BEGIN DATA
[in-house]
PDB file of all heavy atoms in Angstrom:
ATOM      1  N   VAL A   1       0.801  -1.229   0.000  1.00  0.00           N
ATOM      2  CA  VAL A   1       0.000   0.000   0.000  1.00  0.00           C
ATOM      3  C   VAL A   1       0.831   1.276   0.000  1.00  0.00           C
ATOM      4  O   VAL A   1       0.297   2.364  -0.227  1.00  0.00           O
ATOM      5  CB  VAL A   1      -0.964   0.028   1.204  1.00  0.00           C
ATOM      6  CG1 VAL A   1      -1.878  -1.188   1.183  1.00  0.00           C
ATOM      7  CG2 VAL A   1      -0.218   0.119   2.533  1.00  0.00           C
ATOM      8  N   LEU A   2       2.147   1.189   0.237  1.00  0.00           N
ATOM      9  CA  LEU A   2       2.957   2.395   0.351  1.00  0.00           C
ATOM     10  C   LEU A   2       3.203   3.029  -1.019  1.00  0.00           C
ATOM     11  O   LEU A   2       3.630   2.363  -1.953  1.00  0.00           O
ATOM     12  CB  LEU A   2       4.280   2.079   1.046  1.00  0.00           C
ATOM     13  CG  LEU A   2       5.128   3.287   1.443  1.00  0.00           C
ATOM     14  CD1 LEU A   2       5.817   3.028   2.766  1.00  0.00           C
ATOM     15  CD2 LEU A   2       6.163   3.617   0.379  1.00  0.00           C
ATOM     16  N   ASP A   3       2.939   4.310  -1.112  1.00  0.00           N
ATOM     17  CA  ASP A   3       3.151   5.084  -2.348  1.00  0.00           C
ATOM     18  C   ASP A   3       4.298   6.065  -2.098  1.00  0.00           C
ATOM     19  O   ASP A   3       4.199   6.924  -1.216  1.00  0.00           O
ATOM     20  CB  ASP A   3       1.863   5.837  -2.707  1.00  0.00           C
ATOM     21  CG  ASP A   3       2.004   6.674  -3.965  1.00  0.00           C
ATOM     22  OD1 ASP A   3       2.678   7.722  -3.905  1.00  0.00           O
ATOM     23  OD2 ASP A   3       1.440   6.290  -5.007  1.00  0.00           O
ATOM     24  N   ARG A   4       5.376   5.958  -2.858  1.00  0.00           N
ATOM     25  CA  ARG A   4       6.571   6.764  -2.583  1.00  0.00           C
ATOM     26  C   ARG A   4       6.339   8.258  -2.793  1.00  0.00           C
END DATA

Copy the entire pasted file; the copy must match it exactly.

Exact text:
[in-house]
PDB file of all heavy atoms in Angstrom:
ATOM      1  N   VAL A   1       0.801  -1.229   0.000  1.00  0.00           N
ATOM      2  CA  VAL A   1       0.000   0.000   0.000  1.00  0.00           C
ATOM      3  C   VAL A   1       0.831   1.276   0.000  1.00  0.00           C
ATOM      4  O   VAL A   1       0.297   2.364  -0.227  1.00  0.00           O
ATOM      5  CB  VAL A   1      -0.964   0.028   1.204  1.00  0.00           C
ATOM      6  CG1 VAL A   1      -1.878  -1.188   1.183  1.00  0.00           C
ATOM      7  CG2 VAL A   1      -0.218   0.119   2.533  1.00  0.00           C
ATOM      8  N   LEU A   2       2.147   1.189   0.237  1.00  0.00           N
ATOM      9  CA  LEU A   2       2.957   2.395   0.351  1.00  0.00           C
ATOM     10  C   LEU A   2       3.203   3.029  -1.019  1.00  0.00           C
ATOM     11  O   LEU A   2       3.630   2.363  -1.953  1.00  0.00           O
ATOM     12  CB  LEU A   2       4.280   2.079   1.046  1.00  0.00           C
ATOM     13  CG  LEU A   2       5.128   3.287   1.443  1.00  0.00           C
ATOM     14  CD1 LEU A   2       5.817   3.028   2.766  1.00  0.00           C
ATOM     15  CD2 LEU A   2       6.163   3.617   0.379  1.00  0.00           C
ATOM     16  N   ASP A   3       2.939   4.310  -1.112  1.00  0.00           N
ATOM     17  CA  ASP A   3       3.151   5.084  -2.348  1.00  0.00           C
ATOM     18  C   ASP A   3       4.298   6.065  -2.098  1.00  0.00           C
ATOM     19  O   ASP A   3       4.199   6.924  -1.216  1.00  0.00           O
ATOM     20  CB  ASP A   3       1.863   5.837  -2.707  1.00  0.00           C
ATOM     21  CG  ASP A   3       2.004   6.674  -3.965  1.00  0.00           C
ATOM     22  OD1 ASP A   3       2.678   7.722  -3.905  1.00  0.00           O
ATOM     23  OD2 ASP A   3       1.440   6.290  -5.007  1.00  0.00           O
ATOM     24  N   ARG A   4       5.376   5.958  -2.858  1.00  0.00           N
ATOM     25  CA  ARG A   4       6.571   6.764  -2.583  1.00  0.00           C
ATOM     26  C   ARG A   4       6.339   8.258  -2.793  1.00  0.00           C